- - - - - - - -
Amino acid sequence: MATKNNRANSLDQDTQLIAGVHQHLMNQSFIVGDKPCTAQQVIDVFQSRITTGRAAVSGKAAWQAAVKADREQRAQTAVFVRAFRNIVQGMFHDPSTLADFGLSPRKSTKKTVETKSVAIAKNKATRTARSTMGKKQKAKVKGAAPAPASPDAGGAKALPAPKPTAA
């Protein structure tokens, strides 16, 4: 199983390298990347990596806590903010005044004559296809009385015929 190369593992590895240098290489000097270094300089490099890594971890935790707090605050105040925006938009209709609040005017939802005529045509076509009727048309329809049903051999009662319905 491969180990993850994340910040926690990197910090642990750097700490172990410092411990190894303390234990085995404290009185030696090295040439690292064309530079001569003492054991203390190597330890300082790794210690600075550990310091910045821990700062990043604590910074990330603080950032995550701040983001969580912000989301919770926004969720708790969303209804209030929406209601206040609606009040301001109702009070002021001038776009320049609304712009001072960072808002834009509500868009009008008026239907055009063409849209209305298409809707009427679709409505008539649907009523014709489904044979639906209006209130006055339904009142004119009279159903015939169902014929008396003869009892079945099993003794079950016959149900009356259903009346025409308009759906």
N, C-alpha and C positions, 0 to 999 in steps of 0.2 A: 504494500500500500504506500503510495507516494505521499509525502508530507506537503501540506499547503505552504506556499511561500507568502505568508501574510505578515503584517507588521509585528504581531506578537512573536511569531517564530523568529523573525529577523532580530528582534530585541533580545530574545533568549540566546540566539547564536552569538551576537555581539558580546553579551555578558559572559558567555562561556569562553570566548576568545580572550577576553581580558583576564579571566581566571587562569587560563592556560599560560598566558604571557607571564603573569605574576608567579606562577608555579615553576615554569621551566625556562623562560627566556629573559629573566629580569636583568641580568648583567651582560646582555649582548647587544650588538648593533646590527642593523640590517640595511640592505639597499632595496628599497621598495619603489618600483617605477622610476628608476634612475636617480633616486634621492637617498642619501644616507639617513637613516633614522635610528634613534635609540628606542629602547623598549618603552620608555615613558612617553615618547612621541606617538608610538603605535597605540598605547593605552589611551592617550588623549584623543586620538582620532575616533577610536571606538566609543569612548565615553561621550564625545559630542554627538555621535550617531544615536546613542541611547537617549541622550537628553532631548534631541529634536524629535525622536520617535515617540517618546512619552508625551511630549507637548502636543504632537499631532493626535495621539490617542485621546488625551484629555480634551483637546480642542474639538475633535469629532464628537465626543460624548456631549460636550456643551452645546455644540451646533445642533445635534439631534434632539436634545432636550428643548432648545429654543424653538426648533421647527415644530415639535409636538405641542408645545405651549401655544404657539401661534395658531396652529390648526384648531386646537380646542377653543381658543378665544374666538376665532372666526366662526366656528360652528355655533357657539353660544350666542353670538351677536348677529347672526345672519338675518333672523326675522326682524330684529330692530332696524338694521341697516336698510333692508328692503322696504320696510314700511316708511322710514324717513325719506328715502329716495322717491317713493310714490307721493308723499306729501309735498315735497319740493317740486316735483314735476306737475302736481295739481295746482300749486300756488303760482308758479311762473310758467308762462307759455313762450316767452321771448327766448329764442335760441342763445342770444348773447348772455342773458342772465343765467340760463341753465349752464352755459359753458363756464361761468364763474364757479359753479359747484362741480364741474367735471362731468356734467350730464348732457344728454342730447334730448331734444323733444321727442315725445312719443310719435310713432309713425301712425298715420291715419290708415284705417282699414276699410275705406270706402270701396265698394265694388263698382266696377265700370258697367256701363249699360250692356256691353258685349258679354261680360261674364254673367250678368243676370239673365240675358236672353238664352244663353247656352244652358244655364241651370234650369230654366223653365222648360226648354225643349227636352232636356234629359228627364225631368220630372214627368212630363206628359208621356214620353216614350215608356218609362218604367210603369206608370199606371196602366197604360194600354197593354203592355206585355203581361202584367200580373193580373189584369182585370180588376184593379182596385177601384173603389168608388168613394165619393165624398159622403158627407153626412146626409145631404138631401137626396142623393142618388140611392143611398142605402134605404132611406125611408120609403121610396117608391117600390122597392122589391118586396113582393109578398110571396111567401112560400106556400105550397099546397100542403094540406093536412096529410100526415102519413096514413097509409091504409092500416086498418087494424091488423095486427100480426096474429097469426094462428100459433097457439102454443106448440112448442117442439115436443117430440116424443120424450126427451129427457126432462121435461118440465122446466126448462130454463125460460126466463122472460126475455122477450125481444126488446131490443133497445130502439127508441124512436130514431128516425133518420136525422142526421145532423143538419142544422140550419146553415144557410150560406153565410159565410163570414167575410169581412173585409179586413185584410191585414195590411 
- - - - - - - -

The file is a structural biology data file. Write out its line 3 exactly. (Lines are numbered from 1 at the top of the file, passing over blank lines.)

N, C-alpha and C positions, 0 to 999 in steps of 0.2 A: 504494500500500500504506500503510495507516494505521499509525502508530507506537503501540506499547503505552504506556499511561500507568502505568508501574510505578515503584517507588521509585528504581531506578537512573536511569531517564530523568529523573525529577523532580530528582534530585541533580545530574545533568549540566546540566539547564536552569538551576537555581539558580546553579551555578558559572559558567555562561556569562553570566548576568545580572550577576553581580558583576564579571566581566571587562569587560563592556560599560560598566558604571557607571564603573569605574576608567579606562577608555579615553576615554569621551566625556562623562560627566556629573559629573566629580569636583568641580568648583567651582560646582555649582548647587544650588538648593533646590527642593523640590517640595511640592505639597499632595496628599497621598495619603489618600483617605477622610476628608476634612475636617480633616486634621492637617498642619501644616507639617513637613516633614522635610528634613534635609540628606542629602547623598549618603552620608555615613558612617553615618547612621541606617538608610538603605535597605540598605547593605552589611551592617550588623549584623543586620538582620532575616533577610536571606538566609543569612548565615553561621550564625545559630542554627538555621535550617531544615536546613542541611547537617549541622550537628553532631548534631541529634536524629535525622536520617535515617540517618546512619552508625551511630549507637548502636543504632537499631532493626535495621539490617542485621546488625551484629555480634551483637546480642542474639538475633535469629532464628537465626543460624548456631549460636550456643551452645546455644540451646533445642533445635534439631534434632539436634545432636550428643548432648545429654543424653538426648533421647527415644530415639535409636538405641542408645545405651549401655544404657539401661534395658531396652529390648526384648531386646537380646542377653543381658543378665544374666538376665532372666526366662526366656528360652528355655533357657539353660544350666542353670538351677536348677529347672526345672519338675518333672523326675522326682524330684529330692530332696524338694521341697516336698510333692508328692503322696504320696510314700511316708511322710514324717513325719506328715502329716495322717491317713493310714490307721493308723499306729501309735498315735497319740493317740486316735483314735476306737475302736481295739481295746482300749486300756488303760482308758479311762473310758467308762462307759455313762450316767452321771448327766448329764442335760441342763445342770444348773447348772455342773458342772465343765467340760463341753465349752464352755459359753458363756464361761468364763474364757479359753479359747484362741480364741474367735471362731468356734467350730464348732457344728454342730447334730448331734444323733444321727442315725445312719443310719435310713432309713425301712425298715420291715419290708415284705417282699414276699410275705406270706402270701396265698394265694388263698382266696377265700370258697367256701363249699360250692356256691353258685349258679354261680360261674364254673367250678368243676370239673365240675358236672353238664352244663353247656352244652358244655364241651370234650369230654366223653365222648360226648354225643349227636352232636356234629359228627364225631368220630372214627368212630363206628359208621356214620353216614350215608356218609362218604367210603369206608370199606371196602366197604360194600354197593354203592355206585355203581361202584367200580373193580373189584369182585370180588376184593379182596385177601384173603389168608388168613394165619393165624398159622403158627407153626412146626409145631404138631401137626396142623393142618388140611392143611398142605402134605404132611406125611408120609403121610396117608391117600390122597392122589391118586396113582393109578398110571396111567401112560400106556400105550397099546397100542403094540406093536412096529410100526415102519413096514413097509409091504409092500416086498418087494424091488423095486427100480426096474429097469426094462428100459433097457439102454443106448440112448442117442439115436443117430440116424443120424450126427451129427457126432462121435461118440465122446466126448462130454463125460460126466463122472460126475455122477450125481444126488446131490443133497445130502439127508441124512436130514431128516425133518420136525422142526421145532423143538419142544422140550419146553415144557410150560406153565410159565410163570414167575410169581412173585409179586413185584410191585414195590411 